Adults with FASD may struggle to socialize with others their own age. It may be difficult for them to realize that a person might pretend to be a friend in order to take advantage of the individual with FASD. This can have serious psychological, criminal, and financial consequences. It is important that people with FASD understand what is a healthy relationship.
To promote healthy relationships, a caregiver should:
- Promote good role models
- Explain how to use a phone, how to get someone’s attention, etc.
- Assist in establishing and maintaining interpersonal relationships
- Assist in day-to-day and community activities
- Avoid “down time”
- Teach the basics of socializing, such as how to deal with anger or other emotions
- Set expectations for drug and alcohol use
- Teach the individual how to avoid peer pressure and determine who is a real friend
More tips can be found at Supporting Success for Adults
It is important for the child to be able to distinguish between true friends and people who are being exploitative. Friends who are bad role models may be able to coerce the individual with FASD in to committing crimes. Conversely, the child must learn about personal space and unwanted touching. People with FASD may not realize that hugging or touching may make a stranger feel uncomfortable. They often benefit from friendships with people of a younger chronological age. Developmental age rather than chronological age is often more indicative of appropriate friendships. People with FASD could also benefit from having an older friend who is responsible and mature. This older, “cooler” friend can help encourage responsible behavior such as abstaining from alcohol and drugs. This friend can be a family friend, someone from church, a tutor, or anyone else who can be trusted to not take advantage of the person with FASD.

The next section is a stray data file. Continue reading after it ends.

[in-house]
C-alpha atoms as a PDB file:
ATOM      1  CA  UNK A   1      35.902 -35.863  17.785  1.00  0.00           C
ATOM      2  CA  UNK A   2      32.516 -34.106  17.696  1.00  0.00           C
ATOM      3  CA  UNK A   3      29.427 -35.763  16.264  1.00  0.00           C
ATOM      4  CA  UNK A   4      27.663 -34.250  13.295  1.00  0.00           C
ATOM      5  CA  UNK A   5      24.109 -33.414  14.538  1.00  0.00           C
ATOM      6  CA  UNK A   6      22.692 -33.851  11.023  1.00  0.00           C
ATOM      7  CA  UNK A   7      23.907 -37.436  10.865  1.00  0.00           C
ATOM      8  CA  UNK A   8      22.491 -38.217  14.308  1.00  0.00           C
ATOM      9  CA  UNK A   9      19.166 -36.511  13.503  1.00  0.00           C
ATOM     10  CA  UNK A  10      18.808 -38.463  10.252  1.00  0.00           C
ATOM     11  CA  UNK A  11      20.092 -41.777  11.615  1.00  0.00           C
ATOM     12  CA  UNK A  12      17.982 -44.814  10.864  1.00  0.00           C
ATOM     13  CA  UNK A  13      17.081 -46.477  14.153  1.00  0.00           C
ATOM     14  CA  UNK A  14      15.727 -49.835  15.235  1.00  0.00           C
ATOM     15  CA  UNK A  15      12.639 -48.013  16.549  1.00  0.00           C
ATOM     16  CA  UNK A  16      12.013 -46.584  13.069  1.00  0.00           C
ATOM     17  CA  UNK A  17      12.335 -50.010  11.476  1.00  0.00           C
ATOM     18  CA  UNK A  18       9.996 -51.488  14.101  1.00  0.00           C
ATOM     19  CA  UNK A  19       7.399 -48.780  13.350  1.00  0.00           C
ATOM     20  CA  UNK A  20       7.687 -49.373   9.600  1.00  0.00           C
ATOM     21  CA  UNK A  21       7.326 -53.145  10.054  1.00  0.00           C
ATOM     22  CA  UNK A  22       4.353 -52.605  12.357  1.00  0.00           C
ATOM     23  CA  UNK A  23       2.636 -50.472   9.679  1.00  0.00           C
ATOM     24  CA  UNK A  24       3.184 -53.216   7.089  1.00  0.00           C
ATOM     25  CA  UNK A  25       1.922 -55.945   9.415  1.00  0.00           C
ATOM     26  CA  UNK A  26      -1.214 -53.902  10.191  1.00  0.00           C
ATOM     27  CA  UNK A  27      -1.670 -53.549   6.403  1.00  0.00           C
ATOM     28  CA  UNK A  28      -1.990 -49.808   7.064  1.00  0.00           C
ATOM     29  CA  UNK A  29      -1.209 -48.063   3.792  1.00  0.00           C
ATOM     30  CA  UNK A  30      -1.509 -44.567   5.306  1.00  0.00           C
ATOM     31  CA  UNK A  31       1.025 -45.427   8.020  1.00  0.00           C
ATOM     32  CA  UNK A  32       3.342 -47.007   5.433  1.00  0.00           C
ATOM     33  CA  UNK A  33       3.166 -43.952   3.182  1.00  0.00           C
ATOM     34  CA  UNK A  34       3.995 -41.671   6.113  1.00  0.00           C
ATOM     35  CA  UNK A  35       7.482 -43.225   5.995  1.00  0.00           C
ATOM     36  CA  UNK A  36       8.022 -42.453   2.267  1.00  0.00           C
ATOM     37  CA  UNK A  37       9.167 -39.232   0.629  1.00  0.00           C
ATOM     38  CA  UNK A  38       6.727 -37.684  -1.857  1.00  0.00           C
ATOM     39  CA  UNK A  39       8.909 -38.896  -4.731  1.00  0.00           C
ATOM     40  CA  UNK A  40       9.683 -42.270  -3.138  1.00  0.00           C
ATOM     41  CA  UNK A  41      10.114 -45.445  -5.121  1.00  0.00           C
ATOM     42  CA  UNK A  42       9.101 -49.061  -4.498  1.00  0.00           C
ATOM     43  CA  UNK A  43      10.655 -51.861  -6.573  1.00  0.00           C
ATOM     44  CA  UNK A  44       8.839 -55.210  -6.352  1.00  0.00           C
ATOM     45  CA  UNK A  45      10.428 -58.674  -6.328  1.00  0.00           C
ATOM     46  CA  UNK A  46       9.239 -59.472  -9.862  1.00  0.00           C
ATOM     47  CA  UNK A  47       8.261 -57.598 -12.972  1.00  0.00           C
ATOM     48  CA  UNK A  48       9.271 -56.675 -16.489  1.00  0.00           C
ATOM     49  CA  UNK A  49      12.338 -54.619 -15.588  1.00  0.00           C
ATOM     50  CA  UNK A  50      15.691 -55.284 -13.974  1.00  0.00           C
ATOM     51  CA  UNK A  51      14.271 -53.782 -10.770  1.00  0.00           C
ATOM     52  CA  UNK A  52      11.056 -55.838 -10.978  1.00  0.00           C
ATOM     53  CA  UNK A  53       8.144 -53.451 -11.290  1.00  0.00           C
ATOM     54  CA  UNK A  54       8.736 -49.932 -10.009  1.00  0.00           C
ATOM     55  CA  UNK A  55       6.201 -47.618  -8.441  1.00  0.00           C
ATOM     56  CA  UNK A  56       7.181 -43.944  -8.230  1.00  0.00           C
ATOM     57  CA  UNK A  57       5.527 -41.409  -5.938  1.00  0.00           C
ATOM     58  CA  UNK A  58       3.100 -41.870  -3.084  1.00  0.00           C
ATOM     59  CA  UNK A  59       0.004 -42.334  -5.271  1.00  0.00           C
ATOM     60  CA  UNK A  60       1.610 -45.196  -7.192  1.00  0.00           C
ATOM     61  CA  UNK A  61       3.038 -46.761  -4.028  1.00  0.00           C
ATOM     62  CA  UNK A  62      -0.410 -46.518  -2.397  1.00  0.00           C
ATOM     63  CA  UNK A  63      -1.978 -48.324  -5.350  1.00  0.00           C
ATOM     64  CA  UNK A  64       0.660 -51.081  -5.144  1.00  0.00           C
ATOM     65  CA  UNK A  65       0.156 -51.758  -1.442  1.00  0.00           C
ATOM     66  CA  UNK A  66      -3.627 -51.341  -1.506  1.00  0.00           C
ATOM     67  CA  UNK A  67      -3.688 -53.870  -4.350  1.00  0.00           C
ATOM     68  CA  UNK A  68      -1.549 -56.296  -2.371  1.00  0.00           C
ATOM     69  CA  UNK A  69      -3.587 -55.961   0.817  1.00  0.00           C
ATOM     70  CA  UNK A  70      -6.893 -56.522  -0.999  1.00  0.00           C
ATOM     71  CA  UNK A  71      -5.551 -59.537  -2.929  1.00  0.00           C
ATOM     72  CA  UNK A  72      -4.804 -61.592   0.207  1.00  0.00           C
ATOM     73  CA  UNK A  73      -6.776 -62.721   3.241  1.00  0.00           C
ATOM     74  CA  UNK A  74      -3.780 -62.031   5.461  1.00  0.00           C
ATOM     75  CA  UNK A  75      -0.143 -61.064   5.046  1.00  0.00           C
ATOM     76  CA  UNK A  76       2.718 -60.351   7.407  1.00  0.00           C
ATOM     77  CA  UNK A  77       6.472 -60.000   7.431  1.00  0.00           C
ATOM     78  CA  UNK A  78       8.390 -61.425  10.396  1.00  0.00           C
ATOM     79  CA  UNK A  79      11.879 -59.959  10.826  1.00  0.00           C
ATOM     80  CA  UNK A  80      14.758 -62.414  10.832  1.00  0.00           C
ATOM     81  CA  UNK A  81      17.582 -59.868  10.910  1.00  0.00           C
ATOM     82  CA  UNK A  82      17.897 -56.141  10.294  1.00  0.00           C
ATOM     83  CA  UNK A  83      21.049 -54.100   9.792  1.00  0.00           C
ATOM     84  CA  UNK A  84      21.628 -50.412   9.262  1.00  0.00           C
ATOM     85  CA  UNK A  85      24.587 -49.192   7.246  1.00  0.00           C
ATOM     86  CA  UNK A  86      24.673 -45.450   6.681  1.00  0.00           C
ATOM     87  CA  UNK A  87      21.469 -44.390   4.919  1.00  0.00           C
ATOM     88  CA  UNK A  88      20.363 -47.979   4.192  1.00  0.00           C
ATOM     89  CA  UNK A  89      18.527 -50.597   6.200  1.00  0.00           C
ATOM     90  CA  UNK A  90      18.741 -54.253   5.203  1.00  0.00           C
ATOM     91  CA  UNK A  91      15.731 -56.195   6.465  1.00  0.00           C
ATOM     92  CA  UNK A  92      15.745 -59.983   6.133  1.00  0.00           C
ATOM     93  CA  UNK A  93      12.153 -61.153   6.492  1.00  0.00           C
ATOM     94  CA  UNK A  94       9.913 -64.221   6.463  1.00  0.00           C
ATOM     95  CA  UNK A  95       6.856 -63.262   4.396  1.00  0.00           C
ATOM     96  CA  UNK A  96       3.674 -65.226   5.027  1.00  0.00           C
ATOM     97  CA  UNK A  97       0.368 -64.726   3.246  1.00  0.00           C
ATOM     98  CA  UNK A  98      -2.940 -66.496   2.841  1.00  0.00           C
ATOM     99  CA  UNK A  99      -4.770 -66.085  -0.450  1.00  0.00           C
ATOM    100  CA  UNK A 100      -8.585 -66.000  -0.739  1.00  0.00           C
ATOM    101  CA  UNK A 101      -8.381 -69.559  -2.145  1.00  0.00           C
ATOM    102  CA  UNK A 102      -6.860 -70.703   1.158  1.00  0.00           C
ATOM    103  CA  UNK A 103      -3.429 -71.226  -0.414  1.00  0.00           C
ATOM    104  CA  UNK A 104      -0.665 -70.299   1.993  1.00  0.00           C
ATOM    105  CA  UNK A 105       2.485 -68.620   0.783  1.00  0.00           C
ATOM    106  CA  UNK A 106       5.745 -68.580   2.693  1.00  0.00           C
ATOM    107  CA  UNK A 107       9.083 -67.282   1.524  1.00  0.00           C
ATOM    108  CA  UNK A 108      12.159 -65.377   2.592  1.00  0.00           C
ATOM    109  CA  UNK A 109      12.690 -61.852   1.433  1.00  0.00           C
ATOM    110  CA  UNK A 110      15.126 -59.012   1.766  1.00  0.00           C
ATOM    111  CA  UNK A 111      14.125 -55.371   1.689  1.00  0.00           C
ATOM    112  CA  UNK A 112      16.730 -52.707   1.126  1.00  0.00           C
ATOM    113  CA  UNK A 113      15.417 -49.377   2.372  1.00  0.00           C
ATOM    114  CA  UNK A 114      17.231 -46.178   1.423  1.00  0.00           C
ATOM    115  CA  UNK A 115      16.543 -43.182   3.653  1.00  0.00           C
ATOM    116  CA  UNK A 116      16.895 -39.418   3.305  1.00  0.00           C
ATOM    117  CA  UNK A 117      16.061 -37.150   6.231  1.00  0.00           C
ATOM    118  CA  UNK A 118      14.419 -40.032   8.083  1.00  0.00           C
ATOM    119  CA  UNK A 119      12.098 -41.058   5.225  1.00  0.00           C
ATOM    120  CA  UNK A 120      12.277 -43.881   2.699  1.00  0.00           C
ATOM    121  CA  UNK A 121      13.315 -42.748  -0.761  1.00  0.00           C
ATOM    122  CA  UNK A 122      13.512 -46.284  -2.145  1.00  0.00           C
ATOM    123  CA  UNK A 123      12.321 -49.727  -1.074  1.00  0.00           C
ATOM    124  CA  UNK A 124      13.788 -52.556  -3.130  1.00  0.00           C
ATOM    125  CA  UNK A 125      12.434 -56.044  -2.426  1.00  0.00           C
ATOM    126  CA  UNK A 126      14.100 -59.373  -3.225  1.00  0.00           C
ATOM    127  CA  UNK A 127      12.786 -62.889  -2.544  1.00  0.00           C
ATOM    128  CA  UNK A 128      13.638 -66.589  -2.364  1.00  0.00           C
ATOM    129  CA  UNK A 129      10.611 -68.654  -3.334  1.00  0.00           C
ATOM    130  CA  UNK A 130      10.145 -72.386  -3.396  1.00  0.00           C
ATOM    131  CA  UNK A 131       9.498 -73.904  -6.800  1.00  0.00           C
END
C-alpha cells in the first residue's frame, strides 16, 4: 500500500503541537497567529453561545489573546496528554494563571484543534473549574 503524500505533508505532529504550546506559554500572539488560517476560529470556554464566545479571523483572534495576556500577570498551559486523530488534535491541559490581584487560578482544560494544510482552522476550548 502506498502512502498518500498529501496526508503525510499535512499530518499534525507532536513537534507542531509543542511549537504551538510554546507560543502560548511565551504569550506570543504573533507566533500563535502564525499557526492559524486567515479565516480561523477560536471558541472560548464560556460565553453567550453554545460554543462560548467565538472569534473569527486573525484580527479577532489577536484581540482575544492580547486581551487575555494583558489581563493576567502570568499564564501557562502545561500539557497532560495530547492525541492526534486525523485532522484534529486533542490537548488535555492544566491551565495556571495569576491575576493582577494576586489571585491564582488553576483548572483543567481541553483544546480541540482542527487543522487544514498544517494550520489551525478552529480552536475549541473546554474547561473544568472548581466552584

Individuals may also benefit from interacting with others with FASD. FASD Communities provides living centers solely for those with FASD. There are also online groups such as FASD Line where adults with FASD can communicate with one another. Groups such as Better Endings New Beginnings aim to improve the lives of those with FASD through programs such as providing service dogs. Blogs from people with FASD are available across the internet and may be used to make a person with FASD feel less alone in his or her struggles. There are also online support groups which can connect family members or people with FASD with others with similar struggles.
Self-Advocates with FASD in Action (SAFA) is a national self-advocacy group for FASD. The group aims to improve quality of life, connect people, and advocate for the needs of those with FASD. To join, send an email to Leigh Ann Davis at email@example.com. Club COSTA is another support group devoted to improving the lives of adults and teens with FASD.
In a time when a lot of social interaction takes place online, it may also be useful for a caregiver to instruct the child on appropriate online behavior. Websites such as I Can Be Safe Online can be used for a more exciting and interactive way to go over safety. Caregivers may also choose to limit certain websites or put a limit on the amount of time spent online.